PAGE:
Misleading description of [i:j:k] slicing?

Discussion in 'Python' started by Raoul Gough, Aug 21, 2003.

  1. Raoul Gough

    Raoul Gough Guest

    As of Python 2.3, Section 2.2.6 (Sequence Types) describes slices
    which have a specified step (to omit some indexes in beteween), using
    the notation s[i:j:k]. The note about how this works says:

    "The slice of s from i to j with step k is defined as the sequence
    of items with index x = i + n*k such that 0 <= n < abs(i-j). [...]"

    Seems to me that "0 <= n < abs(i-j)" is wrong, since the range of n
    gets multiplied by k. I would suggest that it should be something
    like:

    "x = i + n, such that n is a multiple of k and 0 <= n < abs(i-j)"

    or maybe better

    "x = i + n*k, 0 <= n < ((j-i) / k)"

    (Requiring j>i for positive k and j<i for negative k). I've tested the
    implementation as follows:

    >>> x=[0,1,2,3,4,5,6,7,8,9]
    >>> print x[0:5:2]

    [0, 2, 4] # Would print [0, 2, 4, 6, 8] according to doc?
    >>> print x[2:5:-2]

    [] # Would print [2, 0, 8] according to doc??

    I was going to submit a bug, but then I realised that I might just be
    mis-interpreting what the documentation says (or maybe it'd not even
    supposed to be so precise a specification). Any comments or
    confirmation on this?

    --
    Raoul Gough
    "Let there be one measure for wine throughout our kingdom, and one
    measure for ale, and one measure for corn" - Magna Carta
     
    Raoul Gough, Aug 21, 2003
    #1
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  2. Raoul Gough <> writes:

    > As of Python 2.3, Section 2.2.6 (Sequence Types) describes slices
    > which have a specified step (to omit some indexes in beteween), using
    > the notation s[i:j:k]. The note about how this works says:
    >
    > "The slice of s from i to j with step k is defined as the sequence
    > of items with index x = i + n*k such that 0 <= n < abs(i-j). [...]"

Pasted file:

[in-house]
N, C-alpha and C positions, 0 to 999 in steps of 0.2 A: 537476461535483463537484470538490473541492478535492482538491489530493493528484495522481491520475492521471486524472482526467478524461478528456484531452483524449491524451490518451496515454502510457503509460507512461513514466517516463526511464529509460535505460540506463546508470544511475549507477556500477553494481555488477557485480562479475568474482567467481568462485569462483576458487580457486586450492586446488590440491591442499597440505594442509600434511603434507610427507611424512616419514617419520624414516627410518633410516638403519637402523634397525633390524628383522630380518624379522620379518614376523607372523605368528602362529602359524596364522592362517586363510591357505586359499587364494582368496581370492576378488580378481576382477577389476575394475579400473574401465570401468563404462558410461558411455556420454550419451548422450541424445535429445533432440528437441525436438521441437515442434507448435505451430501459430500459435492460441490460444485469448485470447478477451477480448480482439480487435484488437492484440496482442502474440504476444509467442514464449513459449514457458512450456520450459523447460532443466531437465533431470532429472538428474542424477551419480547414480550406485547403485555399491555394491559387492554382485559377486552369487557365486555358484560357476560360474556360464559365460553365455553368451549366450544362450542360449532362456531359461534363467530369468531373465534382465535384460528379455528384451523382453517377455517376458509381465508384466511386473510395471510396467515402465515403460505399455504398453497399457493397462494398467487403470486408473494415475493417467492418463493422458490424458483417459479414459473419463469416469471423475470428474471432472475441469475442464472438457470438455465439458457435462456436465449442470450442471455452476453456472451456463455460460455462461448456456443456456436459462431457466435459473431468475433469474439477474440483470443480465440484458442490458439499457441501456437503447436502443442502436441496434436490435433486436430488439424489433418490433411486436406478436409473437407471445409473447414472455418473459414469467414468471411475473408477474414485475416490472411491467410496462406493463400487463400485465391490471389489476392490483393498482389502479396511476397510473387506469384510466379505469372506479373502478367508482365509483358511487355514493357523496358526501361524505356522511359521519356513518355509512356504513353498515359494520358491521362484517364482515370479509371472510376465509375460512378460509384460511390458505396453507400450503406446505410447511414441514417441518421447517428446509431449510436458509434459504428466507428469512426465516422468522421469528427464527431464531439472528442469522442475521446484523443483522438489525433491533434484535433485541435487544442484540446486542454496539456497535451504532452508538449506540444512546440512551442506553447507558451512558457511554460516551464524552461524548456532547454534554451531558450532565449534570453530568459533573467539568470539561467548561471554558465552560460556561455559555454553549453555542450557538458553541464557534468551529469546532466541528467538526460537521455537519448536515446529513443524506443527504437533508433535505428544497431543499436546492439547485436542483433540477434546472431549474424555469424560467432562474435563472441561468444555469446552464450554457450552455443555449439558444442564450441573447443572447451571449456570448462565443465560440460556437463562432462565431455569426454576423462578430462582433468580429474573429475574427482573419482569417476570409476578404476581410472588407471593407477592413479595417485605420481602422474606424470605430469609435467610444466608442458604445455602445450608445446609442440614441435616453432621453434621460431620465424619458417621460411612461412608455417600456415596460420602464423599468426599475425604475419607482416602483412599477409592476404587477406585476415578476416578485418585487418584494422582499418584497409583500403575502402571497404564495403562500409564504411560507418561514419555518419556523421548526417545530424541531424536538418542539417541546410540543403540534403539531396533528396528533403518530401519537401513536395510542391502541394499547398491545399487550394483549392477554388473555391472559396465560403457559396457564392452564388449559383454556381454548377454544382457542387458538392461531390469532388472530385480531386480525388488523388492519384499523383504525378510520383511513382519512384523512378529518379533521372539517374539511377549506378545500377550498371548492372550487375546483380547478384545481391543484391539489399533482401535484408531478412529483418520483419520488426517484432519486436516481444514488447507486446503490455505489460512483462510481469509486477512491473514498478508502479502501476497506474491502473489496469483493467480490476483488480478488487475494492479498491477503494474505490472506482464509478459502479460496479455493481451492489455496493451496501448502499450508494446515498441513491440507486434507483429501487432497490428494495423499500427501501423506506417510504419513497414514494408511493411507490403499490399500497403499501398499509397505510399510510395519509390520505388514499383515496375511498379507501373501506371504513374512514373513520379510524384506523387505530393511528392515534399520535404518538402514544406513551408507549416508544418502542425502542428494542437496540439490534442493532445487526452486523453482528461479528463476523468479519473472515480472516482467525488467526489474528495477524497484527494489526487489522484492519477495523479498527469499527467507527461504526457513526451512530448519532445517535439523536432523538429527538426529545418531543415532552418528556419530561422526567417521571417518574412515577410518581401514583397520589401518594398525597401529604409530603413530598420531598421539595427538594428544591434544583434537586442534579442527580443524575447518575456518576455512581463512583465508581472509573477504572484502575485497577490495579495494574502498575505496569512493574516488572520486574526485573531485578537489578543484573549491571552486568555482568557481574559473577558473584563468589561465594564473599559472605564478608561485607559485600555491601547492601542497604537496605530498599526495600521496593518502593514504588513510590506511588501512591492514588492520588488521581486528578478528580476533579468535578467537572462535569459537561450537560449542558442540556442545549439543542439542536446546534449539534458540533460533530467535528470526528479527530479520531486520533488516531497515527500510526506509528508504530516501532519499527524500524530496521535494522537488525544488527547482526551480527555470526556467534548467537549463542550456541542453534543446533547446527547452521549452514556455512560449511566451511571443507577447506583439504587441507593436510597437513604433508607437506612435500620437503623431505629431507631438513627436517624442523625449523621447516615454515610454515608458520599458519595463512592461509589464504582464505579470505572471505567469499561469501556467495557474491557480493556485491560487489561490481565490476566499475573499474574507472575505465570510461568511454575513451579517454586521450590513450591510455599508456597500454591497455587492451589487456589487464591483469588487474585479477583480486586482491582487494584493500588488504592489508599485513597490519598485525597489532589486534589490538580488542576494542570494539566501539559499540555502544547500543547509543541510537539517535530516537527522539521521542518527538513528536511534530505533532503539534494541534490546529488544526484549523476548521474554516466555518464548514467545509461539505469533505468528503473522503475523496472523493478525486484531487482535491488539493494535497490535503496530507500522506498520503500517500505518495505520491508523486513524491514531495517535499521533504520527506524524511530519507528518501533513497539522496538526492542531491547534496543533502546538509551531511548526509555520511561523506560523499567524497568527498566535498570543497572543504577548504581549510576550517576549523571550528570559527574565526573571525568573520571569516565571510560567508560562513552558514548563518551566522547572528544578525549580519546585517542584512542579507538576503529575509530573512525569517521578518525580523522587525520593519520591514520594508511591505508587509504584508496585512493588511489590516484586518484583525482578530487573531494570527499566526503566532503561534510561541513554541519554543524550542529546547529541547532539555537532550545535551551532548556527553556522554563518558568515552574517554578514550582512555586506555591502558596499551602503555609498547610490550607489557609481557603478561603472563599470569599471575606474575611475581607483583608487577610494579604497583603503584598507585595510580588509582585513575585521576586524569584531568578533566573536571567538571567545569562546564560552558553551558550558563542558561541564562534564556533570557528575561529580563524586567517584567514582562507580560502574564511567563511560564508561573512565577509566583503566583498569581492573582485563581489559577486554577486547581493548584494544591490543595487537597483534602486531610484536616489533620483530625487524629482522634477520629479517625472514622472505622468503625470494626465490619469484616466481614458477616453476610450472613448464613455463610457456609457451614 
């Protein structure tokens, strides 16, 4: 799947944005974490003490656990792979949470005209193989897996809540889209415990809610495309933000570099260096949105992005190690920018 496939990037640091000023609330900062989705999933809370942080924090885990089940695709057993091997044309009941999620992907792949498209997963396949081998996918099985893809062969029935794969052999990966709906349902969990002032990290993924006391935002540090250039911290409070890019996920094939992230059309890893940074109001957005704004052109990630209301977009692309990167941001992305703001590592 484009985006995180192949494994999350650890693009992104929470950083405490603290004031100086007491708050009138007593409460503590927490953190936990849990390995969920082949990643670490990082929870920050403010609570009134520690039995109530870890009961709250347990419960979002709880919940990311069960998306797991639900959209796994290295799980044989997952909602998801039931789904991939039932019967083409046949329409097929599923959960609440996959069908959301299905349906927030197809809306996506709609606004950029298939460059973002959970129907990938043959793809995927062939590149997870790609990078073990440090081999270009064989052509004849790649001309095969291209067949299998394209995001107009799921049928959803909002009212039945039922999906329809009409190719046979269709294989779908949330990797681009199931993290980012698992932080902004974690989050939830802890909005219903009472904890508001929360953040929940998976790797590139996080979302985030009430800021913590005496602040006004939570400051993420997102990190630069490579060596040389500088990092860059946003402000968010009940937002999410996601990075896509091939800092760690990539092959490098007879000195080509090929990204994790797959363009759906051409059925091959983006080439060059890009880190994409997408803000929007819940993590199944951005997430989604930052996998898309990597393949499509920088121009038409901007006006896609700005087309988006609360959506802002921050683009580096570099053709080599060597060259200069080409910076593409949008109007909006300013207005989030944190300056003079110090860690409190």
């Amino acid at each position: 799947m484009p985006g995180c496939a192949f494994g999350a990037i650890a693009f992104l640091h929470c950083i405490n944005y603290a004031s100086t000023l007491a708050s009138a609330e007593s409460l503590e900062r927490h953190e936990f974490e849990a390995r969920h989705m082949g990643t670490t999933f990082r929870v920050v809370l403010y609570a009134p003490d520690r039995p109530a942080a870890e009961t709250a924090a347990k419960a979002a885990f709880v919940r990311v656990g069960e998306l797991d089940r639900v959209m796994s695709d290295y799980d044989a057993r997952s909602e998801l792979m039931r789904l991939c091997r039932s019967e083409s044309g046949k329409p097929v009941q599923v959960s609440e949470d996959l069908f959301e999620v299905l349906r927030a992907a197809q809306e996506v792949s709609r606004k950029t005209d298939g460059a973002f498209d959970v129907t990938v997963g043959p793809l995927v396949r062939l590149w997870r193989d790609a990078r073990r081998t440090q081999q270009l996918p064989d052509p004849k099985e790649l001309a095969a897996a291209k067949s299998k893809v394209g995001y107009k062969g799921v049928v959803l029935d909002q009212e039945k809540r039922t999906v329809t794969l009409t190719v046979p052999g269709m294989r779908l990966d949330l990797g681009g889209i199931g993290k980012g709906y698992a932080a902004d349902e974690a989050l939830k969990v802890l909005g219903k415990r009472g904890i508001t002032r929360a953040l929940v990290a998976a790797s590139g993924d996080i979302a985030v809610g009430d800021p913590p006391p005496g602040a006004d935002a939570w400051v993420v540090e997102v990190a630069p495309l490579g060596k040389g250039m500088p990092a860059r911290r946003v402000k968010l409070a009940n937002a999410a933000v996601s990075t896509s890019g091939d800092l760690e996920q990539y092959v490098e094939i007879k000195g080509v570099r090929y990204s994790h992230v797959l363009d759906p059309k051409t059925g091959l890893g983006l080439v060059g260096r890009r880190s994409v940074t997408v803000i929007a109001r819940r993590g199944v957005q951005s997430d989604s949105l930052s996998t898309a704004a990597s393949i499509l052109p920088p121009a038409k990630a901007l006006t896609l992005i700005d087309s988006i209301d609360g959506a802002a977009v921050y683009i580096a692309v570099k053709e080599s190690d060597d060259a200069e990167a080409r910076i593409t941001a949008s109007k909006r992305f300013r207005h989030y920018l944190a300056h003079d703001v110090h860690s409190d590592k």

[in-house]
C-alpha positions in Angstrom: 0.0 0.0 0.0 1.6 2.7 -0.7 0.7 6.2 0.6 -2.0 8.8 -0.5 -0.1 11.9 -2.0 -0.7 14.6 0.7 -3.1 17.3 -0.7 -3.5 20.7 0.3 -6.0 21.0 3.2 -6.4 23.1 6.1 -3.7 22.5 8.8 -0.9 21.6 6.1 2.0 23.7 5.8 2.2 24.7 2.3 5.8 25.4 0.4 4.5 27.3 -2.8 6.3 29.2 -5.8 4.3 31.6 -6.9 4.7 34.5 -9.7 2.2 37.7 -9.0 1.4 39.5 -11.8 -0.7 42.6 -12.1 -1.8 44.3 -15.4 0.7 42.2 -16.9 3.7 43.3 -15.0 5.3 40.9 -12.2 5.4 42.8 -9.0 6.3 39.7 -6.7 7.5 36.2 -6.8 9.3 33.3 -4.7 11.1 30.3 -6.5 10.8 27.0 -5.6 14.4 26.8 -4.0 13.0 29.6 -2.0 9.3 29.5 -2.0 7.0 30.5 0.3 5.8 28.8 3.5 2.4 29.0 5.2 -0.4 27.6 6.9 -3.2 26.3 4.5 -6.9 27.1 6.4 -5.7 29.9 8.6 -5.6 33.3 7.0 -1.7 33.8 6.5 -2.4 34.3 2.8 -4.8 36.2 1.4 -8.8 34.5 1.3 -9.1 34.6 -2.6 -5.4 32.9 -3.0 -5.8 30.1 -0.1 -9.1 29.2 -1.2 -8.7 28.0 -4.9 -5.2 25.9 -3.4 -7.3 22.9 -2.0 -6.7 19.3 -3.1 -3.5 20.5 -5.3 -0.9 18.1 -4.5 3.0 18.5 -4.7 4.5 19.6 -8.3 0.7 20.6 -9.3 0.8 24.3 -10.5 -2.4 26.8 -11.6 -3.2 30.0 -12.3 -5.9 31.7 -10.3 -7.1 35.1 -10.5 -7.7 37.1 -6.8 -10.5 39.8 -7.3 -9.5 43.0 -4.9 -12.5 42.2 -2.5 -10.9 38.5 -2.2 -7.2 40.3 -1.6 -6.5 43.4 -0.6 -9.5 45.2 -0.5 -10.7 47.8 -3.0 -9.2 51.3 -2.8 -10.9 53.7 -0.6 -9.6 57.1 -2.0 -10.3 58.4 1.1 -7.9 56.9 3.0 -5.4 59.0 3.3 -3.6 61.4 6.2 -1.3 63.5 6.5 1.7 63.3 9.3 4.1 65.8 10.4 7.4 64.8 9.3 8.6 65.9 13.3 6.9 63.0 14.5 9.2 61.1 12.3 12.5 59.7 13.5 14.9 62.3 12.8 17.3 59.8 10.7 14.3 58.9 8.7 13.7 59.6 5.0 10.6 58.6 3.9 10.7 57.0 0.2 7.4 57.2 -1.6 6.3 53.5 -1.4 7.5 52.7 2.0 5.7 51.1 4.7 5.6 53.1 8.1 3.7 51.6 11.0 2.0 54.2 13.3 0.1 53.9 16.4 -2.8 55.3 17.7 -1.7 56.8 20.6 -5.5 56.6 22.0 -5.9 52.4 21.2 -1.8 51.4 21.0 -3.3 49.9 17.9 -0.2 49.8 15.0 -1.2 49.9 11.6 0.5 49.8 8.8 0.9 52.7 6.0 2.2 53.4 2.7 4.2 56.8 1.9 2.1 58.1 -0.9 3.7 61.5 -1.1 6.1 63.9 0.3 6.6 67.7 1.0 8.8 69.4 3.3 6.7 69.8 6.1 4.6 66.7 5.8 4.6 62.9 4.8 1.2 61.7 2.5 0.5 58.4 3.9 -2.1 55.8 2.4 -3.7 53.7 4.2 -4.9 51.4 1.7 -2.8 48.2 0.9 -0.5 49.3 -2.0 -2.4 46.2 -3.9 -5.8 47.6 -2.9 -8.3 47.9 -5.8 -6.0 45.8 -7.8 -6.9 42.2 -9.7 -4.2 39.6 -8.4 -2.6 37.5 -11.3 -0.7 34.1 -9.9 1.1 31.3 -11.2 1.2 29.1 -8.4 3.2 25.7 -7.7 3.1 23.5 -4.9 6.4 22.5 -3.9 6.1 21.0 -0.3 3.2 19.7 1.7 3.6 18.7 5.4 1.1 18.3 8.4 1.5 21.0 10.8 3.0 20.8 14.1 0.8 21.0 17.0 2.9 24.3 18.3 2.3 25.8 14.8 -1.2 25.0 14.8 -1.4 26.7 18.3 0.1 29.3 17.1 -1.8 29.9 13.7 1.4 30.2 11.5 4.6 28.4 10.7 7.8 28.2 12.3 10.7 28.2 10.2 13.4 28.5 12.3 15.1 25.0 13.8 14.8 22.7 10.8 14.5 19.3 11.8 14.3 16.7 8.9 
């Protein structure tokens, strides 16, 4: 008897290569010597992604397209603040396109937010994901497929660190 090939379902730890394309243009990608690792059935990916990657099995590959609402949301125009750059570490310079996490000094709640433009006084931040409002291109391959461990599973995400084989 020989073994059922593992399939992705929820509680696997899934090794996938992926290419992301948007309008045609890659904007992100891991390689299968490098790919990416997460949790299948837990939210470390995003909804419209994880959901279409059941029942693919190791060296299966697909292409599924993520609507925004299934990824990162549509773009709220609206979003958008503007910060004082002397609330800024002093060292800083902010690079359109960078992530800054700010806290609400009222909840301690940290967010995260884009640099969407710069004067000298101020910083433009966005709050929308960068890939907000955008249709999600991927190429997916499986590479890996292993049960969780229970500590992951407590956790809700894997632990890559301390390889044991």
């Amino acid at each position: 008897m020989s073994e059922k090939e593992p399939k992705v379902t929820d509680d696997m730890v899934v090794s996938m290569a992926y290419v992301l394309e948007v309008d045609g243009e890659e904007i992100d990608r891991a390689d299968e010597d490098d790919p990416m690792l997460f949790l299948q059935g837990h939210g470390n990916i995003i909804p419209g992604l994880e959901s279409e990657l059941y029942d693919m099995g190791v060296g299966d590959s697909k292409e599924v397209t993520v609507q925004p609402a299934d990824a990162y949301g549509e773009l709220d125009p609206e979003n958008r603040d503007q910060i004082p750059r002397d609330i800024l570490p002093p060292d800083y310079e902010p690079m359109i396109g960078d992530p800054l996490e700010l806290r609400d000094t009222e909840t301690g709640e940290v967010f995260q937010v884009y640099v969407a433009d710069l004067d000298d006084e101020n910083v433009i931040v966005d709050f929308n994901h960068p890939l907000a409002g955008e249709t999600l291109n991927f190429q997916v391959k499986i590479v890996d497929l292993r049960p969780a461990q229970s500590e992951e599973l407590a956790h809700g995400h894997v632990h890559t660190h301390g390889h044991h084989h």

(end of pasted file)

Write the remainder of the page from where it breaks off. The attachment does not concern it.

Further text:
>
    > Seems to me that "0 <= n < abs(i-j)" is wrong, since the range of n
    > gets multiplied by k.


    How about "0 <= n < abs(k*(i-j))"? But you're right, what's there is
    a bit wrong. It's surprisingly hard to get this written down well.
    The idea's not that hard, but a terse explanation is surprisingly
    hard (when you start omitting values it gets even more fun!).

    Please submit a patch (assign it to me if you like -- the above
    passage is my fault).

    Cheers,
    mwh


    --
    This same programmer had worked for the military, and therefore had
    access to weapons-grade cursing technology.
    -- Matt Roberds, asr
     
    Michael Hudson, Aug 21, 2003
    #2
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  3. On Thu, 21 Aug 2003 17:12:28 GMT, rumours say that Michael Hudson
    <> might have written:

    >> "The slice of s from i to j with step k is defined as the sequence
    >> of items with index x = i + n*k such that 0 <= n < abs(i-j). [...]"


    Basically, it's 0 <= n < abs(i-j)//k, right?
    --
    TZOTZIOY, I speak England very best,
    Microsoft Security Alert: the Matrix began as open source.
     
    Christos TZOTZIOY Georgiou, Aug 21, 2003
    #3
  4. Raoul Gough

    Raoul Gough Guest

    Christos "TZOTZIOY" Georgiou <> writes:

    > On Thu, 21 Aug 2003 17:12:28 GMT, rumours say that Michael Hudson
    > <> might have written:
    >
    >>> "The slice of s from i to j with step k is defined as the sequence
    >>> of items with index x = i + n*k such that 0 <= n < abs(i-j). [...]"

    >
    > Basically, it's 0 <= n < abs(i-j)//k, right?


    I didn't know about // (silly me) but it looks like a good way to
    go. Your alternative formulation still doesn't give the right
    behaviour for negative values of k. e.g.

    s[4:0:-1]. i.e. i=4, j=0, k=-1 so 0 <= n < -4 ??

    or, indeed, for positive k and j<i (should return an empty sequence).

    --
    Raoul Gough
    "Let there be one measure for wine throughout our kingdom, and one
    measure for ale, and one measure for corn" - Magna Carta
     
    Raoul Gough, Aug 21, 2003
    #4
  5. Raoul Gough

    Raoul Gough Guest

    Michael Hudson <> writes:

    > Raoul Gough <> writes:
    >> Seems to me that "0 <= n < abs(i-j)" is wrong, since the range of n
    >> gets multiplied by k.

    >
    > How about "0 <= n < abs(k*(i-j))"? But you're right, what's there is
    > a bit wrong. It's surprisingly hard to get this written down well.
    > The idea's not that hard, but a terse explanation is surprisingly
    > hard (when you start omitting values it gets even more fun!).
    >
    > Please submit a patch (assign it to me if you like -- the above
    > passage is my fault).


    I've submitted a bug to the sourceforge tracker for Python, but
    couldn't see how to assign it to anyone. Bug number is 792656, hope
    this is what you meant.

    --
    Raoul Gough
    "Let there be one measure for wine throughout our kingdom, and one
    measure for ale, and one measure for corn" - Magna Carta
     
    Raoul Gough, Aug 21, 2003
    #5
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